A behind-the-scenes look from the set of 'The Exorcist'
(Credit: YouTube)

The shocking reactions to ‘The Exorcist’ premiere, 1973

When it comes to popular media, the 1970s was a far more innocent time. In America, despite the horrors of the Vietnam war overseas, nudity was still considered taboo and shocking on public television screens and the slasher-movie phenomenon of the 1980s was yet to let true gore and depravity spill onto cinema screens worldwide. As a result, in a similar way to which audiences ran from The Arrival of a Train in 1896, in 1973 people fainted, experienced anxiety and even reportedly suffered heart attacks from The Exorcist

“It’s something I never saw in my whole entire life. It’s something different, and I went to a lot of movies but I’ve never seen anything like this myself.” A police officer reports his review of the film in an interview conducted in 1973, echoing the thoughts of general audiences across the world. In a contemporary landscape where the images and ideas depicted in the film are now commonplace in popular culture, it’s easy to forget quite how radical they were in the 1970s. It was so popular in fact that it’s one of the few films to leak into the cultural zeitgeist, elevated from a simple piece of blasphemous horror to a cultural monolith, marking a turning point in desensitised media and industry marketing.  

Even as recently as 2018, upon the release of Hereditary, The Exorcist’s long-lasting brand on the industry is felt, as Ari Aster’s film was donned ‘Possibly The Most Terrifying Film Since The Exorcist’. Upon the film’s release, it created a touchstone for the grisly standard of all other horror films, especially for a generation scarred by its existence. Suddenly the boundaries of what would be accepted and deemed ‘horrifying’, ‘shocking’ and ‘depraved’ were blown wide open, making way for Tobe Hooper’s Texas Chainsaw Massacre in 1974 and the slasher period which would soon follow.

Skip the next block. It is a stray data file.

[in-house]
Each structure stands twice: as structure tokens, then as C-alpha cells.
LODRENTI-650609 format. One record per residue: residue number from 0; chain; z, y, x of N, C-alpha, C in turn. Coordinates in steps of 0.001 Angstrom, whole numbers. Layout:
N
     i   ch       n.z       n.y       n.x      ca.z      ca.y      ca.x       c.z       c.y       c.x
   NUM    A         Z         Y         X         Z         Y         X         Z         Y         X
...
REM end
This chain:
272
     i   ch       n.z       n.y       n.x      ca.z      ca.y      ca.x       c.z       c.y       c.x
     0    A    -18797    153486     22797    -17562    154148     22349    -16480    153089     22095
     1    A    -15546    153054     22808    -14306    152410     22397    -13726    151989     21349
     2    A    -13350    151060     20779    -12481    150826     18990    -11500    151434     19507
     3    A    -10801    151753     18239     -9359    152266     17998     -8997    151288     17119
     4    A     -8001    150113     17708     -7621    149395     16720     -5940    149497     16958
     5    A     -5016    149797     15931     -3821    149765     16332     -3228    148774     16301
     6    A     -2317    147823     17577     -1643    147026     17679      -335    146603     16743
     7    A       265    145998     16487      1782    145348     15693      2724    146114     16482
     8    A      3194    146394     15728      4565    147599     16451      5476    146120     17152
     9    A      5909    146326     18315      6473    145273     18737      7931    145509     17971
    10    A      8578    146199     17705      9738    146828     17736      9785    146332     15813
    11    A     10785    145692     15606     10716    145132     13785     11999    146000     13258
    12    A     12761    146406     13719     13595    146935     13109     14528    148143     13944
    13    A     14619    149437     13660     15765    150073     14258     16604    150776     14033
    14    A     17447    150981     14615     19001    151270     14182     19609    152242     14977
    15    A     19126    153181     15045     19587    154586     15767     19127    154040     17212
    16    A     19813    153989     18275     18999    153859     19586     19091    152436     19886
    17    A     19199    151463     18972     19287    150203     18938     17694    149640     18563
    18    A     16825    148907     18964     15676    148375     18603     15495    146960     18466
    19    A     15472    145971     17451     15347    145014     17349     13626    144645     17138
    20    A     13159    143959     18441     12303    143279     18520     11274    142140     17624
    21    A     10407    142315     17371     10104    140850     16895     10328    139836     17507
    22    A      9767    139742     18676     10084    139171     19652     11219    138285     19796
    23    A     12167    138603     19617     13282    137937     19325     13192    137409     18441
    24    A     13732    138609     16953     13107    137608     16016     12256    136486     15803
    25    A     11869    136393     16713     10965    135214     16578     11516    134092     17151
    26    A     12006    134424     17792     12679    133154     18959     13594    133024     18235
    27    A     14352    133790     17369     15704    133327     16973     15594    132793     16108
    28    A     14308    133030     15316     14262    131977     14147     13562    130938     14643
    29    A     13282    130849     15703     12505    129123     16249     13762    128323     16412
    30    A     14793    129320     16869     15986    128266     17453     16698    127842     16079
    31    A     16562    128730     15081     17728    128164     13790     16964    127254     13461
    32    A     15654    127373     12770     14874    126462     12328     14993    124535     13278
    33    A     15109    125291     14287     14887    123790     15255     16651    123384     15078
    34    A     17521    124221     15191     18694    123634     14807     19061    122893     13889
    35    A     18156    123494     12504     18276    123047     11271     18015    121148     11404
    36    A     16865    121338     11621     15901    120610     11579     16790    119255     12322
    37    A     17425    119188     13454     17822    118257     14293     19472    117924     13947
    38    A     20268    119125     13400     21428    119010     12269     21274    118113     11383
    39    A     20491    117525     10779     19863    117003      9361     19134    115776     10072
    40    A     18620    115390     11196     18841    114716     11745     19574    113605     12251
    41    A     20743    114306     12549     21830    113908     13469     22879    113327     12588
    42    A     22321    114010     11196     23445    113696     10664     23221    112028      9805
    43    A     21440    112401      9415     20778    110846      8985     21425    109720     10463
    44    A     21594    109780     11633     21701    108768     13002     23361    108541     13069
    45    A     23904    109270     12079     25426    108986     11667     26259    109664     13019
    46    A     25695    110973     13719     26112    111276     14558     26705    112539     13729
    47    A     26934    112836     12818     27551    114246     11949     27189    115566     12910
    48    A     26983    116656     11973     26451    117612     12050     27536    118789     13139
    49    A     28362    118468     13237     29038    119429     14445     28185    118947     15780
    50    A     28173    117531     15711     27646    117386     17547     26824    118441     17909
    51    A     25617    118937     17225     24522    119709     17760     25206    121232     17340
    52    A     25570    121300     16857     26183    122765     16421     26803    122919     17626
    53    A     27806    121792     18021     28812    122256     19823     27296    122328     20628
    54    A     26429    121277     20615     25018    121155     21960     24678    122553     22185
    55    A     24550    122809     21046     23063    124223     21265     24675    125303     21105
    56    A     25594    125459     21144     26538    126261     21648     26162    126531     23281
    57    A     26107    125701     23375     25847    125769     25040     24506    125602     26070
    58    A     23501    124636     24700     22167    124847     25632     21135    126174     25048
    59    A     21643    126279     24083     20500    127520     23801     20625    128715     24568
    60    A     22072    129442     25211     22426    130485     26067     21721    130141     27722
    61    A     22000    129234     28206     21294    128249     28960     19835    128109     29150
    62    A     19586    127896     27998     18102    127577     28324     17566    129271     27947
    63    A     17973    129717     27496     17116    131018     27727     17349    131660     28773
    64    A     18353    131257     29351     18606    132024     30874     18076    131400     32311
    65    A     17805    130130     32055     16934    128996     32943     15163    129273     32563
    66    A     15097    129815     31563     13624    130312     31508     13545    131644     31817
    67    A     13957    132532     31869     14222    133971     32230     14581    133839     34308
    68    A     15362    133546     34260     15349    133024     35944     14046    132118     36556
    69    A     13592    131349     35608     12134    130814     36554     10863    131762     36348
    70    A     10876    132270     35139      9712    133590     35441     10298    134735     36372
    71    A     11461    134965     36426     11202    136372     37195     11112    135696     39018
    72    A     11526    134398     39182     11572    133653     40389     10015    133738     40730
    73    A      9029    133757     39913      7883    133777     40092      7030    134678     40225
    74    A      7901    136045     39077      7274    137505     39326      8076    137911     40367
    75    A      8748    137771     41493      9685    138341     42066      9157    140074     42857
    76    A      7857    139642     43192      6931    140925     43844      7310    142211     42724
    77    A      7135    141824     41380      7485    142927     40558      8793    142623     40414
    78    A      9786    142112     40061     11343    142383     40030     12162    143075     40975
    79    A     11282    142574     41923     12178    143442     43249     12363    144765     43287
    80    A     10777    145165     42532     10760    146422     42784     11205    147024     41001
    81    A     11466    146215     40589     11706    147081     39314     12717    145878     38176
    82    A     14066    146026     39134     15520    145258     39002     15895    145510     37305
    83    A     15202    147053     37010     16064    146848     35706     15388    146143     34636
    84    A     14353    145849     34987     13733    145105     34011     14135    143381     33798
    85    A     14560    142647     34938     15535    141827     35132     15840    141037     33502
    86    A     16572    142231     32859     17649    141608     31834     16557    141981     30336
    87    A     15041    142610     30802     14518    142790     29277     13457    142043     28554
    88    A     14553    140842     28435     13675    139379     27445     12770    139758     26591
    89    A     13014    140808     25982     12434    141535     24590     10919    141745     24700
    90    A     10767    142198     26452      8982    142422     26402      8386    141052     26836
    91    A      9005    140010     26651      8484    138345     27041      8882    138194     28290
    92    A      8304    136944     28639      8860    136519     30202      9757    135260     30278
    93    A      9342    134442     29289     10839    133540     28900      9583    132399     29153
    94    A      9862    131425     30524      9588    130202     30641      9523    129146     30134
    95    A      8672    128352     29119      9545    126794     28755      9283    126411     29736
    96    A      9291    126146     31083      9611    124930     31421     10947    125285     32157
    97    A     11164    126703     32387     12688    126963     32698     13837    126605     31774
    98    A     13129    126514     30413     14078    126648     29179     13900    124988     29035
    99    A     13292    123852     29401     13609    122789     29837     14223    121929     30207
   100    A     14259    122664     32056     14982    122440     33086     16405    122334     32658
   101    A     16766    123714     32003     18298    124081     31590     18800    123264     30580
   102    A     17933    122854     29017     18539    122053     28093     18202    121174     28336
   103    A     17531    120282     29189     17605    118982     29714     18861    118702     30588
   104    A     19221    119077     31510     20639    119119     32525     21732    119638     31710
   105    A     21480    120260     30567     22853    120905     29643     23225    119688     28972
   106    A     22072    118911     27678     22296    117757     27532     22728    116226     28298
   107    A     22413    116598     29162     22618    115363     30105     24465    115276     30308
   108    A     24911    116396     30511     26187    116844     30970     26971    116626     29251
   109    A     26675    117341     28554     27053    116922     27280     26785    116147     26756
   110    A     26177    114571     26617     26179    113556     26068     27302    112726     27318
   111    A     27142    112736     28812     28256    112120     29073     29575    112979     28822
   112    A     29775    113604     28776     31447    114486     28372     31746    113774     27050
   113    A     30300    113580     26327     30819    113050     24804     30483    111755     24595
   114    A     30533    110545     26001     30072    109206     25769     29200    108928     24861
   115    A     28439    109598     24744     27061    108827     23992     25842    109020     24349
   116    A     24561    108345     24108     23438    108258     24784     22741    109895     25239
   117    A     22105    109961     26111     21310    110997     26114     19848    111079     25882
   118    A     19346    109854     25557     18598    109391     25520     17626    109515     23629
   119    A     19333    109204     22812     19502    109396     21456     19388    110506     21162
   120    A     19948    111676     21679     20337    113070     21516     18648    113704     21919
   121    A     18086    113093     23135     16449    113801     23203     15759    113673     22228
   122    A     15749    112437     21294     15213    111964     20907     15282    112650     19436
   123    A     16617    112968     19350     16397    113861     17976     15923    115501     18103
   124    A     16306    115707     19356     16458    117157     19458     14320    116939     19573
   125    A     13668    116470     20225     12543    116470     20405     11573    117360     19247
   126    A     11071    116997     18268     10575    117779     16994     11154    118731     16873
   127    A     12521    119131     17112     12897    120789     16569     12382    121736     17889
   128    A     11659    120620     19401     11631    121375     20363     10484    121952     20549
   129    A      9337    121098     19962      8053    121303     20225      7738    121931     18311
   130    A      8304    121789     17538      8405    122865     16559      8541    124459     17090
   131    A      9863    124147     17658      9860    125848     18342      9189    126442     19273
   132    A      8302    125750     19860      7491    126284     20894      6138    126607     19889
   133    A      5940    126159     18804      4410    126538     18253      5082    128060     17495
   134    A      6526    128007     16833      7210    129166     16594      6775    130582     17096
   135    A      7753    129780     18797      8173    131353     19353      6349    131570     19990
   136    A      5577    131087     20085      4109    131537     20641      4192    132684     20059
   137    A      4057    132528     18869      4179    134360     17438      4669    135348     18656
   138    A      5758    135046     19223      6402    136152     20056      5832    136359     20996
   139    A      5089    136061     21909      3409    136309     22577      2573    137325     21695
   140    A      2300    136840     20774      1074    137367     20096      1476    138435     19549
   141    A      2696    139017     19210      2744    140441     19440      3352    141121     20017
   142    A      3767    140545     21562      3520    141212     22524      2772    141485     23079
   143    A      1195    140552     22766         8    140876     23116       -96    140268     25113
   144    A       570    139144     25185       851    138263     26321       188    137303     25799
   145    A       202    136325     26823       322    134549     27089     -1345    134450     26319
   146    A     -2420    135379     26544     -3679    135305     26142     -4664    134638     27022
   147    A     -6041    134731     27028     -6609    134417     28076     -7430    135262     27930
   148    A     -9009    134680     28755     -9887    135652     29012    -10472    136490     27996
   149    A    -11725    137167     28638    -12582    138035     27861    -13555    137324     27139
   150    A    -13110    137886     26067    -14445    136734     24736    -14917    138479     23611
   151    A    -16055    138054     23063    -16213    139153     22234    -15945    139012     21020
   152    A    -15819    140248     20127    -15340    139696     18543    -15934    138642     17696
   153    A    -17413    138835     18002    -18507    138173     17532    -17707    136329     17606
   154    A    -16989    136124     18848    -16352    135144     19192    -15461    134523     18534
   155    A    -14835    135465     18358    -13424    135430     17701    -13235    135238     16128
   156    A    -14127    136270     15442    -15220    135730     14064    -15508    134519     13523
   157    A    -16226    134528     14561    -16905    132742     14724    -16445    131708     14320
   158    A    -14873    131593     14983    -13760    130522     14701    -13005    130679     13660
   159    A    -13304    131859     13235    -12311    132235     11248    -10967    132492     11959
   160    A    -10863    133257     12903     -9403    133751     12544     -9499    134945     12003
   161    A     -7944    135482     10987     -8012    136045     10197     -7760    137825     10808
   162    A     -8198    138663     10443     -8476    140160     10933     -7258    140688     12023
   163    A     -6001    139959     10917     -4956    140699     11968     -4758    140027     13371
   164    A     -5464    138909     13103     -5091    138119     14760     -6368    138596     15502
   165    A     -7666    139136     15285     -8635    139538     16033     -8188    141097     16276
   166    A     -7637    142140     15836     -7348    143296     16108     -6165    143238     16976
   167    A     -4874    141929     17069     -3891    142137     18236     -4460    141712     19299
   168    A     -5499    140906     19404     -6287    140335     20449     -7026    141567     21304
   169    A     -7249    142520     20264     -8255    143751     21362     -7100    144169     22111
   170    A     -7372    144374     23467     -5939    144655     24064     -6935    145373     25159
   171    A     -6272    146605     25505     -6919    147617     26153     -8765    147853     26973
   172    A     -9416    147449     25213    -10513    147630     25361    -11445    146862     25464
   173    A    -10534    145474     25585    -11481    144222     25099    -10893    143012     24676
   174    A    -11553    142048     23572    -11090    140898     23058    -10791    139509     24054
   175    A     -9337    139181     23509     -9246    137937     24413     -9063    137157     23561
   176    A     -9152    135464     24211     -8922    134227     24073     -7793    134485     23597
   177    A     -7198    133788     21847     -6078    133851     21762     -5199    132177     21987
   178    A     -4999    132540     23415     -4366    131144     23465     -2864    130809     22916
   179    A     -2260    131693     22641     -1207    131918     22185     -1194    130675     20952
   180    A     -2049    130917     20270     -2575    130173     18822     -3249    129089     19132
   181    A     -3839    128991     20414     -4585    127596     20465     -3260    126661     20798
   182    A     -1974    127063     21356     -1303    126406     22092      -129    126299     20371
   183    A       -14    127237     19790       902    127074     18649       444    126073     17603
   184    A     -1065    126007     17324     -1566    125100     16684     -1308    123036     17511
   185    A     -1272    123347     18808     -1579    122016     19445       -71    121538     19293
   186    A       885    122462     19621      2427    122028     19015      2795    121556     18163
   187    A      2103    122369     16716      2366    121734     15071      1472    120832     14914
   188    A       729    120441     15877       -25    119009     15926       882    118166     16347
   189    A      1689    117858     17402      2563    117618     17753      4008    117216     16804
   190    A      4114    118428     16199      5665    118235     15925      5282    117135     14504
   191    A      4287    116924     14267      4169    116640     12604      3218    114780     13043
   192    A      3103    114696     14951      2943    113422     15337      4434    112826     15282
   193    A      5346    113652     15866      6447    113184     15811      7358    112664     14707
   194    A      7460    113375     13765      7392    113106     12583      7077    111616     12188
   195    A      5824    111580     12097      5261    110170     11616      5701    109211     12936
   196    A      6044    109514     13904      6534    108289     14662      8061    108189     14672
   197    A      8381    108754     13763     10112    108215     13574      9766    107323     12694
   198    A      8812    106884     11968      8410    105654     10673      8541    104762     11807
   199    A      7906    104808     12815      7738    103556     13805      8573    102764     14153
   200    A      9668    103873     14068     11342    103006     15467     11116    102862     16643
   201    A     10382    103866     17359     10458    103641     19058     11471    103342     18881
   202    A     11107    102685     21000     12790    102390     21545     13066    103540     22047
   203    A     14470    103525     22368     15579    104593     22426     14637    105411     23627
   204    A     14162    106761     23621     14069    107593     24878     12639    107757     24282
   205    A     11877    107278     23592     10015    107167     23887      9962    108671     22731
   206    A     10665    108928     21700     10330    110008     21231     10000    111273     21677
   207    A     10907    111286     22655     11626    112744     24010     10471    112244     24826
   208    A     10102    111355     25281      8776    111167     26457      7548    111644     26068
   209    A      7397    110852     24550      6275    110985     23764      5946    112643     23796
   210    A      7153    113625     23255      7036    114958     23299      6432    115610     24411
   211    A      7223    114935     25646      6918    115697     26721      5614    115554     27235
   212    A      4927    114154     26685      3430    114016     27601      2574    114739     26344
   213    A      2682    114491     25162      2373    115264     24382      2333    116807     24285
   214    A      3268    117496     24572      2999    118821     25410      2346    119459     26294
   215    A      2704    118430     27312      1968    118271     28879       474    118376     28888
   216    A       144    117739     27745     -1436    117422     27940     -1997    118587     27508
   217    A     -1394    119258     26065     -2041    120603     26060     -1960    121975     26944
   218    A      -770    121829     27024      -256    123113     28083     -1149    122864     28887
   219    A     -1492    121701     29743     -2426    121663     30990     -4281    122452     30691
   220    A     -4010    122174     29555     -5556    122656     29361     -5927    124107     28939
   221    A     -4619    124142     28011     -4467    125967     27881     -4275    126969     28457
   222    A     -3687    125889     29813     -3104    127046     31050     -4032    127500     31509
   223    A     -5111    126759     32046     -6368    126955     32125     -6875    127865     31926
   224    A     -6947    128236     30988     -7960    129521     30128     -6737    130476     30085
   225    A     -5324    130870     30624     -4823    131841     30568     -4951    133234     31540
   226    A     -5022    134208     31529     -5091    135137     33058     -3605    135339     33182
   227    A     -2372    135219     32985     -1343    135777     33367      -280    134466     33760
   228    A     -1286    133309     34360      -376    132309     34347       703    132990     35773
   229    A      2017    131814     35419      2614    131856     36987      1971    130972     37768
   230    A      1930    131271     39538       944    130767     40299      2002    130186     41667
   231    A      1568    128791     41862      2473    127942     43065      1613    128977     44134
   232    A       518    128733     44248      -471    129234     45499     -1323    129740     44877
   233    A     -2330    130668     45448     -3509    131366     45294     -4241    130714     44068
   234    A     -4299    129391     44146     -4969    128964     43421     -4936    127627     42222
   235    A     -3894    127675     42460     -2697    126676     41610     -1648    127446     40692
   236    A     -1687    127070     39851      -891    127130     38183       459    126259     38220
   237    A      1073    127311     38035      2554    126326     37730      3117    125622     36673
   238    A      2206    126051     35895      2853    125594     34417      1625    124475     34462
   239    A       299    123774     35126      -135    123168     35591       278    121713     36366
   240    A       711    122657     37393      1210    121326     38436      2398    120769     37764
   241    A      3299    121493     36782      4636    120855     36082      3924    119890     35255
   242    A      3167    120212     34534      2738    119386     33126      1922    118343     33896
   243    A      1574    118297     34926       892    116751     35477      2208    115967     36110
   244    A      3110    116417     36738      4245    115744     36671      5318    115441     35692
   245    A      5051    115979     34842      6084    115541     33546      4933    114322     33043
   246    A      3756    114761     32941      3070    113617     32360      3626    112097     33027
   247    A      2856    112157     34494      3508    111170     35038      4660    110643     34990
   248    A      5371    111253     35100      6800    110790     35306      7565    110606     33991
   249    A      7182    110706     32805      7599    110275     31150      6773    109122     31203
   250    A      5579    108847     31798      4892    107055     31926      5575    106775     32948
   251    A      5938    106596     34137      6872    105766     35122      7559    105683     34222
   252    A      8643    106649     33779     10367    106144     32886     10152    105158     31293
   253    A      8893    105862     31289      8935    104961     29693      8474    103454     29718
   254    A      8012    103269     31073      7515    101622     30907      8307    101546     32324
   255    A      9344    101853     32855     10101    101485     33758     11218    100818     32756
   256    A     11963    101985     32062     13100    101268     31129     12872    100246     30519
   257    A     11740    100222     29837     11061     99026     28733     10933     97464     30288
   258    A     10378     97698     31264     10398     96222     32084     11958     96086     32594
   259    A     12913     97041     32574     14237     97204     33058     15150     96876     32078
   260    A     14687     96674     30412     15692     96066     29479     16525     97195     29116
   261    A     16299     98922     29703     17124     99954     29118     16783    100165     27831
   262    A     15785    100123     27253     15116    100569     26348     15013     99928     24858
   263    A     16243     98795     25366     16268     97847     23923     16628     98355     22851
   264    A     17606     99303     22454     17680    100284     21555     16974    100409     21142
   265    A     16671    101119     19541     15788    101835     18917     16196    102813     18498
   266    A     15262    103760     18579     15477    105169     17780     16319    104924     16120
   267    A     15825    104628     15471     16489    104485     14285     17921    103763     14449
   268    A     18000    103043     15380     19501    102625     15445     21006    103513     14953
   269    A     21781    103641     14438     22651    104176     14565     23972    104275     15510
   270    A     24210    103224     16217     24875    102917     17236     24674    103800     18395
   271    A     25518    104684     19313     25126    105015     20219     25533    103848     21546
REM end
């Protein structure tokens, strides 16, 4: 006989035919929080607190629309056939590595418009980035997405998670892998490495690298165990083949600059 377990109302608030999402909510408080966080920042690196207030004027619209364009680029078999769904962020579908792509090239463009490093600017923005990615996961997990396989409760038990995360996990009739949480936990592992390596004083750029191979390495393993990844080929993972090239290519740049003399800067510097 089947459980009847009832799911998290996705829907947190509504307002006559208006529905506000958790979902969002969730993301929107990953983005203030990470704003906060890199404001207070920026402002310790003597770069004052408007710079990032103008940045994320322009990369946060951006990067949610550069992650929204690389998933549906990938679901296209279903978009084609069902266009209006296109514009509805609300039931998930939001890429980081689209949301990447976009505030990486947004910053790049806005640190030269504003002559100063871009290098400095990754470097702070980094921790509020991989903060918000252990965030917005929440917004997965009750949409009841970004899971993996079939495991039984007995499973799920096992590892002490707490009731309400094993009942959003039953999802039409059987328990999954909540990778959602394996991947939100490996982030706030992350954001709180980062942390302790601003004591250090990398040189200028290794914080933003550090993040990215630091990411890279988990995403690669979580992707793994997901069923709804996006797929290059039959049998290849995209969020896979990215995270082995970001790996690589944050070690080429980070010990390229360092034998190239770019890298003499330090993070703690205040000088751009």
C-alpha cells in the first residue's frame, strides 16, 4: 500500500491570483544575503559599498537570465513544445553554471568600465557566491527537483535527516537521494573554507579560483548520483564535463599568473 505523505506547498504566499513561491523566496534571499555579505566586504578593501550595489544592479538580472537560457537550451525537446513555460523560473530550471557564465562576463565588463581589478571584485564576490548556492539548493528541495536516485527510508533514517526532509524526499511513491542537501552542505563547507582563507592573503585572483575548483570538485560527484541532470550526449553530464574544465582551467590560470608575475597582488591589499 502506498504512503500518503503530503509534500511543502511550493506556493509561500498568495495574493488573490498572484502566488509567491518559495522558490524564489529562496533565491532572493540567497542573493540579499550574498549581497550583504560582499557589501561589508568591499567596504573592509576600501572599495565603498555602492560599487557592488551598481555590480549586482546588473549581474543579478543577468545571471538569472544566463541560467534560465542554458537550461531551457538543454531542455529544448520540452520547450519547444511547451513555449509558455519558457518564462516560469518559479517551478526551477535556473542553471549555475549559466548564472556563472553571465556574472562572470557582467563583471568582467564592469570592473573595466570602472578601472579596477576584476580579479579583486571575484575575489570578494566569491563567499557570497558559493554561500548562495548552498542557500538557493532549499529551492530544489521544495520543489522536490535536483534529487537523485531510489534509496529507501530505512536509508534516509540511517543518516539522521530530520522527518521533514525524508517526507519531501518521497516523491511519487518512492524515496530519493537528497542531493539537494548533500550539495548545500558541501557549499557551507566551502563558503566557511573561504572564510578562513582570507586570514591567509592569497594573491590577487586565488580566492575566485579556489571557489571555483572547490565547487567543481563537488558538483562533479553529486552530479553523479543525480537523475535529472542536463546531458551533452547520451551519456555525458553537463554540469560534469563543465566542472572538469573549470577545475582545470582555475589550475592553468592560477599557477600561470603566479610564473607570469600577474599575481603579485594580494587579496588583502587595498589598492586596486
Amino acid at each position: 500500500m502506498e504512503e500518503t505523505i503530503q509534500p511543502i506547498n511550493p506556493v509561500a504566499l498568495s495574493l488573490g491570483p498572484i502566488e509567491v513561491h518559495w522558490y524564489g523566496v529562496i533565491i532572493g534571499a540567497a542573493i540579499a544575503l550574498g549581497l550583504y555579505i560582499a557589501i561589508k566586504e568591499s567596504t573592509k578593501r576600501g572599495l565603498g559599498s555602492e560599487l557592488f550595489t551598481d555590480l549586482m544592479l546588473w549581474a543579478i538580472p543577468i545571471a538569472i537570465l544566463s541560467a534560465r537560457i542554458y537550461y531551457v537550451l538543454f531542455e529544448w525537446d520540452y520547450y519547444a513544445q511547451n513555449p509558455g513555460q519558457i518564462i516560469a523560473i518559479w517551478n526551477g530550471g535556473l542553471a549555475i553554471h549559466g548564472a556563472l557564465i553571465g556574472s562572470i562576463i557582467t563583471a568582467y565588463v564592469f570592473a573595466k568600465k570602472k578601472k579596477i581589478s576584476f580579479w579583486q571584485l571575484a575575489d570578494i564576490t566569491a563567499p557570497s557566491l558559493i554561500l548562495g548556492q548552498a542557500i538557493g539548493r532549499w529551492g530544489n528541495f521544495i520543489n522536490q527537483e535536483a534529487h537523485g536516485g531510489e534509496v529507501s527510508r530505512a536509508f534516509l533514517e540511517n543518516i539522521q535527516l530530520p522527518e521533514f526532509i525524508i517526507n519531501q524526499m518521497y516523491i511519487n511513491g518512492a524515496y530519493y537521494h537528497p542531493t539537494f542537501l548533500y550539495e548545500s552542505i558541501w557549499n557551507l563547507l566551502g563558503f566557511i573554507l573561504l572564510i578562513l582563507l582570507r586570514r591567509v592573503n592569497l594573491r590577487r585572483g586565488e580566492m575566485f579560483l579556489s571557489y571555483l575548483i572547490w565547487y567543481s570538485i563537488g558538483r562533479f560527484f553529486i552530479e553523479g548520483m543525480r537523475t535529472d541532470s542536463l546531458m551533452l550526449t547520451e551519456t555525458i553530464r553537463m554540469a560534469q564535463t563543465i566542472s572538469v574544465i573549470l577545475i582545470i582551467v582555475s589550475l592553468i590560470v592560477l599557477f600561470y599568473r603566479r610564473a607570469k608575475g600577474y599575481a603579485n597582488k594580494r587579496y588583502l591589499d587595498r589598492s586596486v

The Exorcist became more than just a film, engulfing popular culture to become an event people would be curiously, almost reluctantly drawn too. Fear and repulsion began to be packaged as a fun commodity, with “Exorcist barf bags” being handed out in particular cinemas, joining countless other myths and legends about the film. Ultimately, it’s one of the finest examples of viral marketing, preceding The Blair Witch Project and Paranormal Activity many decades later. 

Thriving off particular audience reactions in this groundbreaking trailer, Oren Peli’s Paranormal Activity owes its existence to The Exorcist. Film historian William Paul noted that Friedkin’s film “had become a spectacle equal to the film”, citing a cartoon in which a cinema sells tickets to the people who wish to watch the audience. This concept would no longer seem so farcical…

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